Issue #92 Friday, March 12, 2004
CenterLines is the bi-weekly e-newsletter of the National Center for
Bicycling & Walking. CenterLines is our way of quickly delivering news
and information you can use to create more walkable and
|Urban Myths -- Keep Them Coming|
|National Congress of Pedestrian Advocates May 6-8|
|Revised Version Of "Inactivity Epidemic" Released|
|Join National Walk to Work Day -- April 2nd|
|Activist Tooker Gomberg Missing and Presumed Dead|
|Ozaukee (WI) Interurban Trail Gets $1M Grant|
|Prevention, APMA Announce US' 12 Best Walking Cities|
|Chicago Ped Critical Mass Protests Deaths|
|US HHS Announces "Small Steps" Obesity Campaign|
|West Valley City (UT) Plans Active Community Future|
|Univ of Oklahoma Students Study Ped Situation|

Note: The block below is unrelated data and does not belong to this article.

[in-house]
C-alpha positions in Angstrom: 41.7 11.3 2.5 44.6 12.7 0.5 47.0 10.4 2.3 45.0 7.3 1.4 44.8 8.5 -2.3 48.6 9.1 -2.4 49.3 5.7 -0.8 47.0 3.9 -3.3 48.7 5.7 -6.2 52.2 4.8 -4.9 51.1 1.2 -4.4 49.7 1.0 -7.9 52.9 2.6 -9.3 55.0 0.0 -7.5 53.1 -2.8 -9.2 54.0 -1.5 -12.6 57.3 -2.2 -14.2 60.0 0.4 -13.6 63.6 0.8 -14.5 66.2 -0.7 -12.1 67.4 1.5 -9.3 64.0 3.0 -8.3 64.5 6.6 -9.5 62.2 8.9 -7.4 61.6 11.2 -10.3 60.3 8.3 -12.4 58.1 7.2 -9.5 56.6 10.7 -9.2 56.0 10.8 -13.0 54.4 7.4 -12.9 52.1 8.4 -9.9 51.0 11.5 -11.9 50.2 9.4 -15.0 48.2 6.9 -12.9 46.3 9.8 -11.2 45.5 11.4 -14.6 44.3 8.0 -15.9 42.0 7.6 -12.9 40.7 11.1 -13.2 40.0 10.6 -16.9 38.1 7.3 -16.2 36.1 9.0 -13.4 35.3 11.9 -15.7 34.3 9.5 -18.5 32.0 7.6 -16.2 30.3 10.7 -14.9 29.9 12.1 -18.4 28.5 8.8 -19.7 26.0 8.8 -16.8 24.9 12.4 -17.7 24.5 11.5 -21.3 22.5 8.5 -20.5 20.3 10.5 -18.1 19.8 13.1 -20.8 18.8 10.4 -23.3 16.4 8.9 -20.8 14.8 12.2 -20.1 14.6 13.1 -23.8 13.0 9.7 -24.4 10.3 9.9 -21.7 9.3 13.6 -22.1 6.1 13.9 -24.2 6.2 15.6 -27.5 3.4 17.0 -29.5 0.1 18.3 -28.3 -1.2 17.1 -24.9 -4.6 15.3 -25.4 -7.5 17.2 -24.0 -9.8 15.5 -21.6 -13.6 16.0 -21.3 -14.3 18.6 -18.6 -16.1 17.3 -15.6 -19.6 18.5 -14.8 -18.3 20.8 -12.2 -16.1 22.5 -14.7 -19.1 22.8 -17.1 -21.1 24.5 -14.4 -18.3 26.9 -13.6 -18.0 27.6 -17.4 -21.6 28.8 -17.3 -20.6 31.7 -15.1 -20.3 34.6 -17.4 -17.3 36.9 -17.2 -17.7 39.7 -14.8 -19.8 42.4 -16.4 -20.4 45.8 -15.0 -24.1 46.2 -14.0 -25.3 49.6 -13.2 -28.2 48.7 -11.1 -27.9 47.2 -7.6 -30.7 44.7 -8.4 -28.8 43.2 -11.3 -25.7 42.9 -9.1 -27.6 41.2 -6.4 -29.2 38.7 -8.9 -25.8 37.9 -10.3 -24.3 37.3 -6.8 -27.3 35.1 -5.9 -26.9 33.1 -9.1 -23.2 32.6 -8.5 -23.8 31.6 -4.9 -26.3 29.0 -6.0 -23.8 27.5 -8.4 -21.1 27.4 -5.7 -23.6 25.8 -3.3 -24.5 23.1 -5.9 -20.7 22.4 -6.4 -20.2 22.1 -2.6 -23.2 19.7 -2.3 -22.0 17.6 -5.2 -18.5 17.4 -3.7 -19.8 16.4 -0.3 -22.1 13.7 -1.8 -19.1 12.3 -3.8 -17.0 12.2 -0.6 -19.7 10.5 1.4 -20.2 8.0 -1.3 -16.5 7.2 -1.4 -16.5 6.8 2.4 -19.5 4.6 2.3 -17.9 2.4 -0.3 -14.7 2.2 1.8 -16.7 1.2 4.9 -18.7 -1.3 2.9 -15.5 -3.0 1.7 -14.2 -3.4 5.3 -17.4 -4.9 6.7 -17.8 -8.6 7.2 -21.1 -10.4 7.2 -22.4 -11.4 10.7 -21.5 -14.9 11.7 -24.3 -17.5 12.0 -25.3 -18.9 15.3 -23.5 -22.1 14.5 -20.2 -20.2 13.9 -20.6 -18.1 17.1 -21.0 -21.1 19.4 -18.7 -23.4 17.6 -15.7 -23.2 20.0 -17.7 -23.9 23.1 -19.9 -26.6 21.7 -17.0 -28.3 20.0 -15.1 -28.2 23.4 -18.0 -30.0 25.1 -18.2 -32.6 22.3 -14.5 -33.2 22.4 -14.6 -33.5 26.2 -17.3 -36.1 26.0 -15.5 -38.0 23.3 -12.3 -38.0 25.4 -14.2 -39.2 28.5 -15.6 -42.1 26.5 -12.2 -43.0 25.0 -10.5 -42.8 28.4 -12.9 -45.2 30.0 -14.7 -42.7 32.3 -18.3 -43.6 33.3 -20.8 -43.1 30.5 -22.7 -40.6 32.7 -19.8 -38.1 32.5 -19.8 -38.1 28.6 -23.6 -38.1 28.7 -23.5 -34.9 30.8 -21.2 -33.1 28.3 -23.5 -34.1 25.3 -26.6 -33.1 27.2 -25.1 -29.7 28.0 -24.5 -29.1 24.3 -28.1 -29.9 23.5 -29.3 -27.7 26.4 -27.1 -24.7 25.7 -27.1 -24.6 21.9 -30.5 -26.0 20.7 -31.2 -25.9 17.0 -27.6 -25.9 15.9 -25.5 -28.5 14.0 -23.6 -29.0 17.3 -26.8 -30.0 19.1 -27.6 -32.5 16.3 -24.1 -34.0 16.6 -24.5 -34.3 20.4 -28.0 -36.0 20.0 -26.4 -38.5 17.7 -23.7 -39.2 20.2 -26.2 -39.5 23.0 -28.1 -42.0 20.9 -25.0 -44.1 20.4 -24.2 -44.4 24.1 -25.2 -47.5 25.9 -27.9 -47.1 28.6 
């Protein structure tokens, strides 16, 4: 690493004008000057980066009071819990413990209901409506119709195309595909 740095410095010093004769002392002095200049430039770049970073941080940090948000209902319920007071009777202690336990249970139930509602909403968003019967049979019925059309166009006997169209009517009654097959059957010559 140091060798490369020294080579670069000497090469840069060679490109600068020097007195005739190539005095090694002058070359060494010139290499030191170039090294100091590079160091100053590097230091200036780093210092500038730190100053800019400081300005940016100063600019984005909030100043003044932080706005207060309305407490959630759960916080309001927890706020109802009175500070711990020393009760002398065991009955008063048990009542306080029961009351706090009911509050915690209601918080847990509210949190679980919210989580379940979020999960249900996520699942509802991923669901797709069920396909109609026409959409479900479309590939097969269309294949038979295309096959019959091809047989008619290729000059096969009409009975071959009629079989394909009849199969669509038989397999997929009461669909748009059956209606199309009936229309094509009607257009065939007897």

|Mass. Bay Transit to Donate Mystic River Trail Land|
|Modesto (CA) Begins Work on Rail Trail|
|Ped/Bike Deaths Hit Long Island (NY) Hispanics Hard|
|Walking Could Be the Nicest Thing to Do in Atlanta.|
|New Speed Camera Battle Brewing in Maryland?|
|Univ. of Wyoming Campus Core to Go "Car-Free"|
-> THANK YOU - to all of you who responded to our request for "Urban
Myths. The response has been nothing short of spectacular. Please keep
them coming - you have one more chance. For this year's Pro Walk/Pro
Bike conference, we're collecting lists of such barriers, under the
banner of "Urban Myths" -- things people say and think that become
excuses for poor decision making. Urban or rural, we're interested in
myths that someone has thrown up to prevent you from making progress!
Here's what we want you to do: